The Patient Protection and Affordable Care Act signed into law in 2010 got a lot of attention for the health care exchanges that would be set up by federal or state governments. This is what most Americans think of when they consider this act. However another significant change brought into place by this new legislation was a large expansion of Medicaid.
Established in 1965, Medicaid is essentially a health and medical care program based on the social welfare needs of those who qualify, usually by having limited income. The program should not be confused with Medicare, which is a social insurance program for those aged 65 years and older. Funding for Medicaid is provided by both federal and state sources, and the program is the largest source of funding for healthcare for low-income Americans.
The original Affordable Care Act was intended to expand Medicaid coverage to Americans with incomes up to 133 percent of the federal poverty level. That means a family of two living in the contiguous United States could have qualified for Medicaid coverage if they did not earn more than $20,920.90 annually.
However as detailed in a previous post, this plan to expand Medicaid coverage was disrupted by a Supreme Court ruling that resulted in many states’ governors choosing to opt out of the expansion. Since that writing one additional state has chosen to expand its Medicaid program bringing the current total of states that have continued to opt out to 23. As of the present time since the Affordable Care Act, the expansion of the Medicaid program has brought healthcare coverage to nearly five million additional people. That means one-quarter of the 20 million Americans who have gained healthcare coverage under the Affordable Care Act did so through Medicaid expansion. There are just over five million remaining people who would be covered under Medicaid expansion if their states would opt in to the program.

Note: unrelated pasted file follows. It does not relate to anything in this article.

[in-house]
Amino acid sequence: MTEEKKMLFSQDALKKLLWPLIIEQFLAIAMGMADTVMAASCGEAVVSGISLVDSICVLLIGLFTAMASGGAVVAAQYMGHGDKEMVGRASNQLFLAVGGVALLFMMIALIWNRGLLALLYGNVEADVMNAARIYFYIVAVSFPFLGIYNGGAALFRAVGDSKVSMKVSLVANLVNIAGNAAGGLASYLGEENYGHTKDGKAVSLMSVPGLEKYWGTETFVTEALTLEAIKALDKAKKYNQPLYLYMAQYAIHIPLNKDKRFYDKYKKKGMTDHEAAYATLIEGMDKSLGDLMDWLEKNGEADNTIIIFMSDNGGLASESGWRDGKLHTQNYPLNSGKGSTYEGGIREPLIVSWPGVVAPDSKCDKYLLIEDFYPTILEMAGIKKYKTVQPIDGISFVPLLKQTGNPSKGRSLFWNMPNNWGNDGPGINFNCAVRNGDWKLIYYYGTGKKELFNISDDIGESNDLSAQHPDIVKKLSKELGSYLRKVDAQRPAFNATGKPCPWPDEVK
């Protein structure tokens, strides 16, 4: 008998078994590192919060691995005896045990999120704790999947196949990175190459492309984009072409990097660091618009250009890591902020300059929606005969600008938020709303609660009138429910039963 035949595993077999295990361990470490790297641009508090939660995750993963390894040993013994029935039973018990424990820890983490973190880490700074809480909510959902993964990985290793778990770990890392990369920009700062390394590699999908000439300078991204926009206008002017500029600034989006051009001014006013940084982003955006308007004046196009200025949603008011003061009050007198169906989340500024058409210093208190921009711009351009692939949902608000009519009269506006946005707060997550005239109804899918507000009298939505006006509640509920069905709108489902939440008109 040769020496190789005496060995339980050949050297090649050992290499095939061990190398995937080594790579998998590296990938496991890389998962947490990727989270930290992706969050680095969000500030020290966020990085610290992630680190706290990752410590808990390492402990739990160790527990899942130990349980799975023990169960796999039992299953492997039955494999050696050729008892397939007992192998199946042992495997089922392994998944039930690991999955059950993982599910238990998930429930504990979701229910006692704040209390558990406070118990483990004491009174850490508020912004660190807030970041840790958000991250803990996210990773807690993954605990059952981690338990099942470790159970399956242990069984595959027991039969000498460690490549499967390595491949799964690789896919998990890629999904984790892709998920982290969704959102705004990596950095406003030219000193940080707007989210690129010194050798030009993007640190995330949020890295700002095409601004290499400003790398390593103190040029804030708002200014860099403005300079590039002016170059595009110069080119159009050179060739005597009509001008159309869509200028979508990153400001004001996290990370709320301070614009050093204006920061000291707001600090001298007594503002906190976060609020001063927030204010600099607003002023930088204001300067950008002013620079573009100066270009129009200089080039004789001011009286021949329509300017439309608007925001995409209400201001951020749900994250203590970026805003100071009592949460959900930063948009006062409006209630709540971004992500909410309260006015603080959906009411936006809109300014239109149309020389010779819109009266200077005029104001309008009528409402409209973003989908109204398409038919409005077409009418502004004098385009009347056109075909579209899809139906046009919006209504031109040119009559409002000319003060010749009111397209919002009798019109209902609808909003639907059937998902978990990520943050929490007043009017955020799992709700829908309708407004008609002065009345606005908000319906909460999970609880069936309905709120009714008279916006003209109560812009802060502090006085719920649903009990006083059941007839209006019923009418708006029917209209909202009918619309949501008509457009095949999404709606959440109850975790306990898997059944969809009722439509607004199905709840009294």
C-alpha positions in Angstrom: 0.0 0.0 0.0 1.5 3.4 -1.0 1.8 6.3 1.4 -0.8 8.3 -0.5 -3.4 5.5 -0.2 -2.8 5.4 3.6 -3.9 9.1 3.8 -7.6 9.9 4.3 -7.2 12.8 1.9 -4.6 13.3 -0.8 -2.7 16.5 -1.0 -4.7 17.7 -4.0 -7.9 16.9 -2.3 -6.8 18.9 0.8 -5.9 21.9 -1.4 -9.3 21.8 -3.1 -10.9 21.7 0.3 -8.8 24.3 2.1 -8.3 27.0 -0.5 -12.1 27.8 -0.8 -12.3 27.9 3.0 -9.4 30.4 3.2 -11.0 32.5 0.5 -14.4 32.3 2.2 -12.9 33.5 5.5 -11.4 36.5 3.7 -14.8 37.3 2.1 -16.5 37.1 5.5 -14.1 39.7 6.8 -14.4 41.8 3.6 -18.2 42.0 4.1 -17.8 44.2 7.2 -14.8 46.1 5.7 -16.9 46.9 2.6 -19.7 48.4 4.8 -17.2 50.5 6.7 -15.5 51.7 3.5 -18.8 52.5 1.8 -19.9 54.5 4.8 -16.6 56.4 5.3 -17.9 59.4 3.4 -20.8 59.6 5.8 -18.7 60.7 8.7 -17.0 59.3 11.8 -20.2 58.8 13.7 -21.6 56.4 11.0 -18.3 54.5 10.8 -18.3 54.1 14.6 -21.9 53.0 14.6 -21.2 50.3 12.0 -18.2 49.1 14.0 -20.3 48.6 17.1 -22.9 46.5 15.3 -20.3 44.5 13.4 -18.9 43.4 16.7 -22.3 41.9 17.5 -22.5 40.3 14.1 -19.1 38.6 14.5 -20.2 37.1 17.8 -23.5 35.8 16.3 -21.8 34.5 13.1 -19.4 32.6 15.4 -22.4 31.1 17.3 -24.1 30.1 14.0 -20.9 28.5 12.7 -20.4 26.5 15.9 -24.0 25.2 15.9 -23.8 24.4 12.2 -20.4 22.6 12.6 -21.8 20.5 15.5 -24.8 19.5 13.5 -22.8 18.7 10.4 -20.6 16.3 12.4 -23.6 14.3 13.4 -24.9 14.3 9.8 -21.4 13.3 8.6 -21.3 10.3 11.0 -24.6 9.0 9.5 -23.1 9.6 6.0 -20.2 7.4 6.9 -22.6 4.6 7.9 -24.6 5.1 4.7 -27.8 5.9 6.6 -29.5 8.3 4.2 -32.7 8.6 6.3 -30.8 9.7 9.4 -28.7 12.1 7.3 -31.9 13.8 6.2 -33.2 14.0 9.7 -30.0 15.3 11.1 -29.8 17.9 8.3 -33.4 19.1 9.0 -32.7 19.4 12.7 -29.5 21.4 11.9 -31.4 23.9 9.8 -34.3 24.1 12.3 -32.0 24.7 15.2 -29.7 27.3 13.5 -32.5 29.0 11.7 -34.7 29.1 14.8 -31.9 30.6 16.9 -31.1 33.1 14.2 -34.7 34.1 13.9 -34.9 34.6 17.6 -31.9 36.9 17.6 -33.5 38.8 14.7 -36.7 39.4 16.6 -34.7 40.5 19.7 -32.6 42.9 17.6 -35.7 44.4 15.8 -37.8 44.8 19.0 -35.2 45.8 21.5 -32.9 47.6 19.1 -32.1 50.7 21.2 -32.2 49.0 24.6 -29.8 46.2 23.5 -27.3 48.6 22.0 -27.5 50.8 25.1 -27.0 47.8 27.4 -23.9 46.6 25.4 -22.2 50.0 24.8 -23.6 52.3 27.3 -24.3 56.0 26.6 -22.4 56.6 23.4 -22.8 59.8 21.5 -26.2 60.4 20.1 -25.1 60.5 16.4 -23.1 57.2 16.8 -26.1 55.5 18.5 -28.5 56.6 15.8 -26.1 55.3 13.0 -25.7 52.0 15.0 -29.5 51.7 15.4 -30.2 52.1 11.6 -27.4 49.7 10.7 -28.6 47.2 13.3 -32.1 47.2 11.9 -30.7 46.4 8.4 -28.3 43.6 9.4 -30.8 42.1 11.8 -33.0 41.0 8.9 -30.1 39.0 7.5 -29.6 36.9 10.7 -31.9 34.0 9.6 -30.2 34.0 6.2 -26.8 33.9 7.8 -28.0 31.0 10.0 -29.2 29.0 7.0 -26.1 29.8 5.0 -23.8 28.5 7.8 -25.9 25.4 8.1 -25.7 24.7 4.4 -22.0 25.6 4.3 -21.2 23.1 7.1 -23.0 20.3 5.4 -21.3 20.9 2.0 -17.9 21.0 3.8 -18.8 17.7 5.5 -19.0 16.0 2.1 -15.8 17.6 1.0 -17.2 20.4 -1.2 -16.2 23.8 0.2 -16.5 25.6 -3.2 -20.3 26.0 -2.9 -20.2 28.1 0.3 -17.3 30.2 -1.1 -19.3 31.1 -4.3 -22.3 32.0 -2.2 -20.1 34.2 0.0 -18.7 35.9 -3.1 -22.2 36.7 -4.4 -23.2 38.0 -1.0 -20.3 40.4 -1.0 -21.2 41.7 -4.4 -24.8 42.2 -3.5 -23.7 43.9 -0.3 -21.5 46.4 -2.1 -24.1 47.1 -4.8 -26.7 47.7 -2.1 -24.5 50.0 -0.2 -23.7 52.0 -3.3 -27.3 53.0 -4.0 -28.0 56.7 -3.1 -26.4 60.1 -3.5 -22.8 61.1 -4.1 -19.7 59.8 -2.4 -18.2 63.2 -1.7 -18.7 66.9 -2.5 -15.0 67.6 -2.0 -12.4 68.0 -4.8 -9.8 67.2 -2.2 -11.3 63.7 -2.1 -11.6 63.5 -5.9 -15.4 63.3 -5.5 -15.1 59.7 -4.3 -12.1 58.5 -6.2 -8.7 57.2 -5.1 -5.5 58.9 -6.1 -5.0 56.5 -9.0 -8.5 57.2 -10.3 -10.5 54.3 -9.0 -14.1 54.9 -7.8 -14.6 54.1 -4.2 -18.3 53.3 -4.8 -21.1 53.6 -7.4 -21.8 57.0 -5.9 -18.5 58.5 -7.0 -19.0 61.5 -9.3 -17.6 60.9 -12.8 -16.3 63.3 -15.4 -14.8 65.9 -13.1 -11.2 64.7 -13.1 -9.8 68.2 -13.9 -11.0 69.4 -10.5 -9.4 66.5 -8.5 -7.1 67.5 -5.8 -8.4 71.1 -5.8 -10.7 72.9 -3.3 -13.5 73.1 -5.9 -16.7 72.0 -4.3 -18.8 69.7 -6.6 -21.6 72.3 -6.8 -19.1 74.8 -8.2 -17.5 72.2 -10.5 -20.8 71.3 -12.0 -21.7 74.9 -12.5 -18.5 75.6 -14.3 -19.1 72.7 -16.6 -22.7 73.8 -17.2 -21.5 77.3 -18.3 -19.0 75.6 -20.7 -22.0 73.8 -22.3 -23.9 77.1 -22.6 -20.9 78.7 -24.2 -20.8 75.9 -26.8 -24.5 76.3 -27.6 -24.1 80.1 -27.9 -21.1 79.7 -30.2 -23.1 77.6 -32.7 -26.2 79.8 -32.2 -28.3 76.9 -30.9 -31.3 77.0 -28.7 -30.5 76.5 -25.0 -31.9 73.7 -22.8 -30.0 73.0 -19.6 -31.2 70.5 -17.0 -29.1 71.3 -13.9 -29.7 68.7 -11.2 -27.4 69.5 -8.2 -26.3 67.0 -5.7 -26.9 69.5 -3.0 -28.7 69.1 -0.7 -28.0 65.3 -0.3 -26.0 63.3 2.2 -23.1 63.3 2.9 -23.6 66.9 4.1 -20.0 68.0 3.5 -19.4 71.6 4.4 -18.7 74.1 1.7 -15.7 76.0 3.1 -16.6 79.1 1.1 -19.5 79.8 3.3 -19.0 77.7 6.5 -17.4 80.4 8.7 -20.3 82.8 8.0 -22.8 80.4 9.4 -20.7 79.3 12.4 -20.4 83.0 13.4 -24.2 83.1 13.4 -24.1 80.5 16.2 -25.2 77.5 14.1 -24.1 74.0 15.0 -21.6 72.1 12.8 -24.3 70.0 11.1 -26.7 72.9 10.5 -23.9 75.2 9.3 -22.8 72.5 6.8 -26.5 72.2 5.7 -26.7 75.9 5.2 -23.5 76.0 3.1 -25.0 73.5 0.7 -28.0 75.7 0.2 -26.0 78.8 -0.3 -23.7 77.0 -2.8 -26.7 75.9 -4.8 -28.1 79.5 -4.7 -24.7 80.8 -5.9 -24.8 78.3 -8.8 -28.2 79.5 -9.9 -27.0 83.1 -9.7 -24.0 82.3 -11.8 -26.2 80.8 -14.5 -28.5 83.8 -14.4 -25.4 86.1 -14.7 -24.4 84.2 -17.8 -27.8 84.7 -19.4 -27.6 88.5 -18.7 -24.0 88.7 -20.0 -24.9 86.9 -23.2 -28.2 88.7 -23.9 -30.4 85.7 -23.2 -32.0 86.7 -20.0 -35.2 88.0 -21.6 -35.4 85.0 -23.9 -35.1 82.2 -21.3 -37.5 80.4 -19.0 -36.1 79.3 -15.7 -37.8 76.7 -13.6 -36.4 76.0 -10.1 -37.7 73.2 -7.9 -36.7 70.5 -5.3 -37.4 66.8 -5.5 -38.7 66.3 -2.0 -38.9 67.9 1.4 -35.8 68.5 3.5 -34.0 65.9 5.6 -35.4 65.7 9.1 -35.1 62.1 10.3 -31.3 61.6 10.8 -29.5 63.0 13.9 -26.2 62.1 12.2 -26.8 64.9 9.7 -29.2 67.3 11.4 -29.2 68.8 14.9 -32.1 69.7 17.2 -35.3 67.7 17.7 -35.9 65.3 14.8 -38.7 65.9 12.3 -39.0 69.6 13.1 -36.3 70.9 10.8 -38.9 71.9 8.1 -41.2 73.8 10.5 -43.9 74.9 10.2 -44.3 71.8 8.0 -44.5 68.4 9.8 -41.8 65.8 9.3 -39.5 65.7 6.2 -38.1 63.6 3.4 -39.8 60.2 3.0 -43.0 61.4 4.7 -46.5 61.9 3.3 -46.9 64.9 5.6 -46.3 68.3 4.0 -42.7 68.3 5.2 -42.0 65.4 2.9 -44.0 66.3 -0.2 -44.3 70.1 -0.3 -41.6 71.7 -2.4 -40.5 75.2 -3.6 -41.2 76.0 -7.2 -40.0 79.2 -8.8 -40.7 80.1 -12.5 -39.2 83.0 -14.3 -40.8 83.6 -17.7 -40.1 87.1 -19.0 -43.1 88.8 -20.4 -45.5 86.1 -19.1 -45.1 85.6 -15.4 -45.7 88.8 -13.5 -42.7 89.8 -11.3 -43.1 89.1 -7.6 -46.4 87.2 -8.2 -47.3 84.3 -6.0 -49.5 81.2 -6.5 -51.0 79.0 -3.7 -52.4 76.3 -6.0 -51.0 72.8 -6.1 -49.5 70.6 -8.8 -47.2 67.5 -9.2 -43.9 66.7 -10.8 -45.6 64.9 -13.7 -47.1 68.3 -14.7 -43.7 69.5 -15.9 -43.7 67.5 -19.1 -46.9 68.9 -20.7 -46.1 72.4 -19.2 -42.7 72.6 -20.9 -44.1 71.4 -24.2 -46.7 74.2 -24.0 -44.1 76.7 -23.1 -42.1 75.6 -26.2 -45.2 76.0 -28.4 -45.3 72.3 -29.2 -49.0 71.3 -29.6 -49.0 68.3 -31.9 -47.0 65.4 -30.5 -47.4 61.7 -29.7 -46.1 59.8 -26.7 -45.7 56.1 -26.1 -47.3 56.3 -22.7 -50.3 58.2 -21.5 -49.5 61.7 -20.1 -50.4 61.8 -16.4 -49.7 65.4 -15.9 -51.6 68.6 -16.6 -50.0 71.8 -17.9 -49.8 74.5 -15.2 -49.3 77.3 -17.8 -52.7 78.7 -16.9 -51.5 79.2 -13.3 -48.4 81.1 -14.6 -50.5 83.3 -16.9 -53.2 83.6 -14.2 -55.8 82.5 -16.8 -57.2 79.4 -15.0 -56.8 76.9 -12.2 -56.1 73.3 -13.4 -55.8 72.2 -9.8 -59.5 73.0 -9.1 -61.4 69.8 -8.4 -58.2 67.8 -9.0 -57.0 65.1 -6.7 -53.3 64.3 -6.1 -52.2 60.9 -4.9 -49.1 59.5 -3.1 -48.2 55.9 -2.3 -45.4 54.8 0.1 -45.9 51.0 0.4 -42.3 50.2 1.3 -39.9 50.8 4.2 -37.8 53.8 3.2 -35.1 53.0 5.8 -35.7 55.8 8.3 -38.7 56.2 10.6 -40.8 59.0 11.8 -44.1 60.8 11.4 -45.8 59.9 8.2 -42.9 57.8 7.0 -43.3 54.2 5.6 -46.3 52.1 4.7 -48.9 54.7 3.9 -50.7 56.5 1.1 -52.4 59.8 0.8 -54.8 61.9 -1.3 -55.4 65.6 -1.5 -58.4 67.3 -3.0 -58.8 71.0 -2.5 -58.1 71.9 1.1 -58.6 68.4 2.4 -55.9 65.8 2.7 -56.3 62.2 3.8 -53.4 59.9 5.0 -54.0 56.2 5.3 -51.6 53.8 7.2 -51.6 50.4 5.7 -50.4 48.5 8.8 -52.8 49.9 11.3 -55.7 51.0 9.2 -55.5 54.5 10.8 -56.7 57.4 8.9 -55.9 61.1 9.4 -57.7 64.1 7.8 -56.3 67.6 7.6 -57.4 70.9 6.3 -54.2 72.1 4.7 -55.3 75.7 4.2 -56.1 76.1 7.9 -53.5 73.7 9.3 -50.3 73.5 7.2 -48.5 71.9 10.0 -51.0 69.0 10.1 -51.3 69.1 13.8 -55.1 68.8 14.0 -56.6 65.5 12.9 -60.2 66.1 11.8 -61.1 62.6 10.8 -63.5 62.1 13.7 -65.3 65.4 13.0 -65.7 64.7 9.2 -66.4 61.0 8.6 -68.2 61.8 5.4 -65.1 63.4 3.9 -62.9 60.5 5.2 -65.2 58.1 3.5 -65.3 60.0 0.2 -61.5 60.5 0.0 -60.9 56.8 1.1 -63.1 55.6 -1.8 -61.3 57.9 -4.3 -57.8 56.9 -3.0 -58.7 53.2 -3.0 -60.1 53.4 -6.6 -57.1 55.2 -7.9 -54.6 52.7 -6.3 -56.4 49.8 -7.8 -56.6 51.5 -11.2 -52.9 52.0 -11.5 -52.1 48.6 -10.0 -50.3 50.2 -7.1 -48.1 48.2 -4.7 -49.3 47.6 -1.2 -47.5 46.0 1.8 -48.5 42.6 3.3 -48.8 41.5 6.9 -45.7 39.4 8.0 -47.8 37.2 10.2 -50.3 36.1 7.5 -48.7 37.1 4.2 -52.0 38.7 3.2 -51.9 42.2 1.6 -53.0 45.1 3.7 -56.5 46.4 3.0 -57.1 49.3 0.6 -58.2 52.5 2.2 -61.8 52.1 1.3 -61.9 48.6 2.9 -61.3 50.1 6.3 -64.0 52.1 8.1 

With these figures the impact of Medicaid expansion is clearly visible. Potentially 40 percent of uninsured Americans will have gained coverage through the expansion of Medicaid as part of the Affordable Care Act. Even at the current 25 percent this number is significant. The expansion of Medicaid in all states would provide billing and coding professionals with approximately 10 million clients with new-found healthcare coverage.
A significant study that speaks to the potential increase in billing and coding activity that can be generated by Medicaid expansion was conducted in Oregon in 2008. Two years before the Affordable Care Act was signed into law, Oregon provided Medicaid coverage to a group of randomly selected eligible people. One of the purposes of the study was to see how having Medicaid coverage would affect a person’s healthcare habits as compared to those without health insurance. One year later the study had produced some notable results:
- The people who received Medicaid coverage were found to be 30 percent more likely to be admitted to a hospital from non-emergency room visits
- The Medicaid recipients were found to be 35 percent more likely to use outpatient care
- The recipients were found to use prescription drugs 15 percent more often
- The number of emergency room visits for the Medicaid recipients was roughly the same as those who did not have health insurance
Multiplied over today’s five million additional people covered by the Medicaid expansion, and potentially combined with 5 million additional Medicaid recipients, one can understand why professionals working in the field of medical billing and coding have a strong career outlook in the coming future.